The Founders anticipated additional amendments beyond the first ten. A quote enshrined in the Jefferson Memorial in Washington, DC states, "I am not an advocate for frequent changes in laws and constitutions, but laws and institutions must go hand in hand with the progress of the human mind. As that becomes more developed, more enlightened, as new discoveries are made, new truths discovered and manners and opinions change, with the change of circumstances, institutions must advance also to keep pace with the times. We might as well require a man to wear still the coat which fitted him when a boy as civilized society to remain ever under the regimen of their barbarous ancestors." A revolutionary writer and visionary, Thomas Paine, wrote in his classic essay, Rights of Man, “The best constitution that could now be devised, consistent with the conditions of the present moment, may be far short of that excellence which a few years may afford.” However, only two amendments, largely addressing procedural matters, were added to the Constitution in the 74 years following the Bill or Rights.


The next major step “toward a more perfect union” came during the 1860s. The abolitionist movement had turned the question of slavery into a defining political issue by the 1850s. The Republican political party was formed in 1854 to oppose the expansion of slavery into states to be added from the Western Territories. As a Republican candidate for President, Abraham Lincoln relied on precedents set by the Founding Fathers in proclaiming the federal government’s authority to determine the necessary conditions for statehood. Lincoln was elected in November 1860, and by February 1861, five southern states had seceded from the union. They were later joined by six additional states to form the Confederate States of America. Lincoln signed the Emancipation Proclamation in 1863, proclaiming freedom for all slaves in the United States. In his legendary Gettysburg Address later that same year, Lincoln quoted from the Declaration of Independence in describing the U.S. and a nation “conceived in liberty and dedicated to the proposition that all men are created equal.” He described the Civil War as a war to determine whether a nation so conceived and so dedicated could long endure.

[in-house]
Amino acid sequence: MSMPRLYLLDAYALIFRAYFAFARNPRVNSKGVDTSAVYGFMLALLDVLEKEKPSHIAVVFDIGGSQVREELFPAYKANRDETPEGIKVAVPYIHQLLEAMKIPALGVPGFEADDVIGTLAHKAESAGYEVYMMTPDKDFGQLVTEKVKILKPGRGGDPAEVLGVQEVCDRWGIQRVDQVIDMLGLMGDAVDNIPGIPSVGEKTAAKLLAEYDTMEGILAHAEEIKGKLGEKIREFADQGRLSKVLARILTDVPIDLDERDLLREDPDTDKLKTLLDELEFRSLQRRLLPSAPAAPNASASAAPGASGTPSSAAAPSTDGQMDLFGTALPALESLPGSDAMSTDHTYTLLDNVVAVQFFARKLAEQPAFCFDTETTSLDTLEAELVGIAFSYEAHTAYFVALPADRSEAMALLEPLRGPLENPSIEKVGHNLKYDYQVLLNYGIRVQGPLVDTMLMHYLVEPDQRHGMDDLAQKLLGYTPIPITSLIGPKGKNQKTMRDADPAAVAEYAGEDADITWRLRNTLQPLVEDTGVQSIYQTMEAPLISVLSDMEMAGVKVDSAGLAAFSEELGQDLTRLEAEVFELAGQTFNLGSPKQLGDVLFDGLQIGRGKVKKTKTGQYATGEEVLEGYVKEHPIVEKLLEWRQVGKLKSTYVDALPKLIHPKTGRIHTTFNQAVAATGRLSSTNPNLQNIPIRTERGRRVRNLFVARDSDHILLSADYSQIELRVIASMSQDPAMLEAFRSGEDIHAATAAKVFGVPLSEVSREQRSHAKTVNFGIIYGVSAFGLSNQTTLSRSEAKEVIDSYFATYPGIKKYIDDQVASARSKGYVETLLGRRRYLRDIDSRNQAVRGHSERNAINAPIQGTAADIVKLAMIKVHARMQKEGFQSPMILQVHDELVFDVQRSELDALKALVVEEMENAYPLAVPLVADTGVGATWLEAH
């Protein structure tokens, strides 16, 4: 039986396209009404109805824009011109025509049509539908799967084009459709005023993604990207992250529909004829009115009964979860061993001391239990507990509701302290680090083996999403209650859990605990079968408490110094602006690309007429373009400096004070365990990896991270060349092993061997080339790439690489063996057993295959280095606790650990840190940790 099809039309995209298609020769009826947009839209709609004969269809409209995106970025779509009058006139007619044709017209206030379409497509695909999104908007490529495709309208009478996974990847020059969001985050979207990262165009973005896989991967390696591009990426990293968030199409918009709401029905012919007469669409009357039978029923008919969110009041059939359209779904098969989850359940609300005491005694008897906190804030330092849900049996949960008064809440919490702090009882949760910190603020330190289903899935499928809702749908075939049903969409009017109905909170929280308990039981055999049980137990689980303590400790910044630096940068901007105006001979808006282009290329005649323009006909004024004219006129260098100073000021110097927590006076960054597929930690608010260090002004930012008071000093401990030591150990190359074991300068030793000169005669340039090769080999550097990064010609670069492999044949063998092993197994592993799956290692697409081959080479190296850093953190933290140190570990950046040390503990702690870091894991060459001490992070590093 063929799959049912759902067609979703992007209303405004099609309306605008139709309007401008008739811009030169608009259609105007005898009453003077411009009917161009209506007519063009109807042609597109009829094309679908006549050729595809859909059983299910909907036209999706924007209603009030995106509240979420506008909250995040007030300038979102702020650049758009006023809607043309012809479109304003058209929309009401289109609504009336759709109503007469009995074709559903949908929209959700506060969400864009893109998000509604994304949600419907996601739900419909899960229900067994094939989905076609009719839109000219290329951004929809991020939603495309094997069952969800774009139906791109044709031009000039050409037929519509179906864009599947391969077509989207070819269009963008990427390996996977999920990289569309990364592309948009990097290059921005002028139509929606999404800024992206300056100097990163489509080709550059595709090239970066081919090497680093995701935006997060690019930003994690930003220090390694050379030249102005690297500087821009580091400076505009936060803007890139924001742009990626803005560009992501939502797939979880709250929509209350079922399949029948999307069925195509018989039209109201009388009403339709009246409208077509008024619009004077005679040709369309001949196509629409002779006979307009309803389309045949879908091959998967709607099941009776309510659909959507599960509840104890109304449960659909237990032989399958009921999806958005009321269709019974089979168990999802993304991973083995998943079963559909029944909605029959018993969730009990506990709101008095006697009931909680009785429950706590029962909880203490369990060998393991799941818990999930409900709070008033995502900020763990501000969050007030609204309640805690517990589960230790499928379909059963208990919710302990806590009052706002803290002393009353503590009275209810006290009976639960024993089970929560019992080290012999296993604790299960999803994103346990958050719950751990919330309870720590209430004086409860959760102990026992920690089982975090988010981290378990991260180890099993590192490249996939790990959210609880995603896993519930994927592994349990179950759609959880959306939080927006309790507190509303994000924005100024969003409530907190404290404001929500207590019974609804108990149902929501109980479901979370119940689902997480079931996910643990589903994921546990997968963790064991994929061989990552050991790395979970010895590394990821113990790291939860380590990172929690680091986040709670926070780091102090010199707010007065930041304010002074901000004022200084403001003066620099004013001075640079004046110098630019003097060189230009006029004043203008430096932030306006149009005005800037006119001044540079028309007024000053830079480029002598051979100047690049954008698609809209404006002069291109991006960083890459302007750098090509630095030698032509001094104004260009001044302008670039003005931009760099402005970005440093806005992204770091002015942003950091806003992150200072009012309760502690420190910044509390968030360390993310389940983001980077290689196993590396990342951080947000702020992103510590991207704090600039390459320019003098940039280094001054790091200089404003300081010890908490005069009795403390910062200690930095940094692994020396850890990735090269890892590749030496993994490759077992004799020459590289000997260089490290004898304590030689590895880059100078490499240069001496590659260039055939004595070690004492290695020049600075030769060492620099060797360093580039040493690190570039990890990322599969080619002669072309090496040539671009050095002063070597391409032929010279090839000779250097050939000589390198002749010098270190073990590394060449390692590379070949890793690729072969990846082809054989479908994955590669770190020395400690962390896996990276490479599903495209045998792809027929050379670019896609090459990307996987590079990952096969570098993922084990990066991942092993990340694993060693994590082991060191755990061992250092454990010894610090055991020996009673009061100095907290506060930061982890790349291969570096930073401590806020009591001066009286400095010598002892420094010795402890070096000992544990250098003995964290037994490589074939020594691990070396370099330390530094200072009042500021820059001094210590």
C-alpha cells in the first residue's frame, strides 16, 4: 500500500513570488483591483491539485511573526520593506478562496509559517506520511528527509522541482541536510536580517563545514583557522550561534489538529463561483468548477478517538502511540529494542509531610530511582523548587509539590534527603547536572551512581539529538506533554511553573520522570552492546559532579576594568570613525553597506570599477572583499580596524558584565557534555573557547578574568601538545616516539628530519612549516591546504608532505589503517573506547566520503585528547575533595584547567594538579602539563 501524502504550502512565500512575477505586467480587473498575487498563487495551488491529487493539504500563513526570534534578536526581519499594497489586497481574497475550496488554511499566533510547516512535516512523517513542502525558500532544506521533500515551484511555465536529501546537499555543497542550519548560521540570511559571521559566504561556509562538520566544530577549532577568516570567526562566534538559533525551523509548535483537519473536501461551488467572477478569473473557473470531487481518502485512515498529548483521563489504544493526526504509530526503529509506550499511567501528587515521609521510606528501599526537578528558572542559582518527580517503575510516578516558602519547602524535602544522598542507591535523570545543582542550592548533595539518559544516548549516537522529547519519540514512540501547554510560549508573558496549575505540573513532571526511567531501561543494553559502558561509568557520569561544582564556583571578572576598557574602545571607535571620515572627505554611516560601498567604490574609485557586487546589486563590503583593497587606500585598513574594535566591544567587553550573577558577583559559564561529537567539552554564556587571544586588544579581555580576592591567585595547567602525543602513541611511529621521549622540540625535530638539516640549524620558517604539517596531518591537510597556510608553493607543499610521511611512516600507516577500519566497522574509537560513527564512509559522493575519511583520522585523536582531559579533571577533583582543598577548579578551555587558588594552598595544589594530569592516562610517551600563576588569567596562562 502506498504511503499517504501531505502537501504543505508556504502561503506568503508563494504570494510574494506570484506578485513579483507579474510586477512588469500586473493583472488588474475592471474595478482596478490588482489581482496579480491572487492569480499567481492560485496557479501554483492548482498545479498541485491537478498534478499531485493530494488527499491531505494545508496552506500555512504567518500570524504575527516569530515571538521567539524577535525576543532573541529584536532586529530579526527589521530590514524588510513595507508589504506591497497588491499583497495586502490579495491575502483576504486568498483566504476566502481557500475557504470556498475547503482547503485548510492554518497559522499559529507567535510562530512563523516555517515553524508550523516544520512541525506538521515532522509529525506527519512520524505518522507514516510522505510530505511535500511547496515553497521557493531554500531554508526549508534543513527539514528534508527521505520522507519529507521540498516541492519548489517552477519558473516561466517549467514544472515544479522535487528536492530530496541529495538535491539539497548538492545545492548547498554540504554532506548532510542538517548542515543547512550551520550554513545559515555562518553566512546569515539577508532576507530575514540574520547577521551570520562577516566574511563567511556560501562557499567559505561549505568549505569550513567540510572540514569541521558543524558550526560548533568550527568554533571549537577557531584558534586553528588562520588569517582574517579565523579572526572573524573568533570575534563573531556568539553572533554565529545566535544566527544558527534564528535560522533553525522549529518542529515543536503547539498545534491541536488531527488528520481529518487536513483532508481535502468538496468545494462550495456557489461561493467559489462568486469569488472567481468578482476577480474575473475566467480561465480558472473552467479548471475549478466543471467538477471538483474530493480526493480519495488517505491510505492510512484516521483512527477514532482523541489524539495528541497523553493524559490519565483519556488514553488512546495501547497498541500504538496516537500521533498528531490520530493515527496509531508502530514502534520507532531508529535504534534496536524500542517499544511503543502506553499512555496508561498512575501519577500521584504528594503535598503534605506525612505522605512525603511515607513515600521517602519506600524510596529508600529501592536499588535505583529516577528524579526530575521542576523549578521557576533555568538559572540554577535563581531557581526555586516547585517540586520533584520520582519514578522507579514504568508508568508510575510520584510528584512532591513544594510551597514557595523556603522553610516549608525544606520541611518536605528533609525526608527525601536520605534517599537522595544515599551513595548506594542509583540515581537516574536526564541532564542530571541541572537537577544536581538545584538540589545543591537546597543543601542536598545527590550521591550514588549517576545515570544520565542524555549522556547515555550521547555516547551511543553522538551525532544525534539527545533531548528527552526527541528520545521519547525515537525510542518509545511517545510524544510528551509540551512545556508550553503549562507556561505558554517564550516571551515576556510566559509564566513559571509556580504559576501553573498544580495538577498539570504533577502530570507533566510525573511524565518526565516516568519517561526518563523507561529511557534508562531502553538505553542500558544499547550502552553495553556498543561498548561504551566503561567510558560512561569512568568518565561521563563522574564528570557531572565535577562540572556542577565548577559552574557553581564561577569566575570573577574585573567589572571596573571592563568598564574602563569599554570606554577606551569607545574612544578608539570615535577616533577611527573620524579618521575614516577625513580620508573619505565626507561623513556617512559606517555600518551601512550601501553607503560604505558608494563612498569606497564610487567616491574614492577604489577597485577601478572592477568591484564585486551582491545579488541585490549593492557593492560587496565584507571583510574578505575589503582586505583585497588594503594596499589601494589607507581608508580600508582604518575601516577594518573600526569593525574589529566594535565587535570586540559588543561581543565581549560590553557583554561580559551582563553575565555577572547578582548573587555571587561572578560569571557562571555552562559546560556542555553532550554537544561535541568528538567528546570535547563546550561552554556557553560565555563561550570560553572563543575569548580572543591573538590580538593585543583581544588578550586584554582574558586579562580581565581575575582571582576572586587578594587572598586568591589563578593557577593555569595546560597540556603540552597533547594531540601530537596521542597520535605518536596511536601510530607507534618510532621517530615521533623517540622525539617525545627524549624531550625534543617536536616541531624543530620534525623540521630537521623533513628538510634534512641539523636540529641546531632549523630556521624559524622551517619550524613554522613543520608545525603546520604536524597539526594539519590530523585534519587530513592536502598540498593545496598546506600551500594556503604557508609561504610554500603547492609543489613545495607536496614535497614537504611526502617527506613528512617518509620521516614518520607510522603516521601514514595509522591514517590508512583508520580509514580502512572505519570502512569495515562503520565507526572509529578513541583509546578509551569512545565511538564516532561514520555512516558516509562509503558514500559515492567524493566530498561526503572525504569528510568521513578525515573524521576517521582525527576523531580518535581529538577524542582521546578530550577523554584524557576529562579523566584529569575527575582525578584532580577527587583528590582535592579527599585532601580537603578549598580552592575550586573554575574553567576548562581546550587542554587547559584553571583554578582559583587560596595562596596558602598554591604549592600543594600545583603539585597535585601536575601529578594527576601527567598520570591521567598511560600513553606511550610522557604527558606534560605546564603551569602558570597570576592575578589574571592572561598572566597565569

The 13th Amendment to the U.S. Constitution, formally abolishing slavery, was approved by the U.S. Congress in January 1865 and was ratified by the states remaining in the Union later the same year. On April 9, 1865, Lee surrendered to Grant, finally bringing the Civil War and slavery in the U.S. to an end. President Lincoln was assassinated five days later on April 14. Vice President Johnson assumed the presidency and made the signing of the 13th Amendment a condition for the readmission of Confederate states to the Union. The 14th Amendment was added in 1868 in an attempt to mitigate continued discrimination by granting citizenship to “all persons born or naturalized in the United States.” It included assurances of “equal protection under the law” for all citizens, which now included former slaves, and assessed penalties for states denying “male citizens their right to vote.” Ratification of the 14th Amendment also was made a condition for confederate states to rejoin the United States. The 15th Amendment was added in 1870, going beyond assessing penalties for voter suppression and declaring “The right of citizens of the United States to vote shall not be denied or abridged by the United States or by any State on account of race, color, or previous condition of servitude.” The remaining "unreconstructed" were required to sign the 15th amendment for readmission to the Union.


The Emancipation Proclamation and constitutional amendments of the 1860s represented a major step forward toward the “creation of a more perfect union.” The abolition of slavery confirmed a national commitment to the “self-evident truth” that “all men are created equal and are endowed by their Creator with certain unalienable rights,” including “life, liberty, and the pursuit of happiness.” The union was still far from perfect, but it had addressed one of its “original sins” and had taken an important step forward.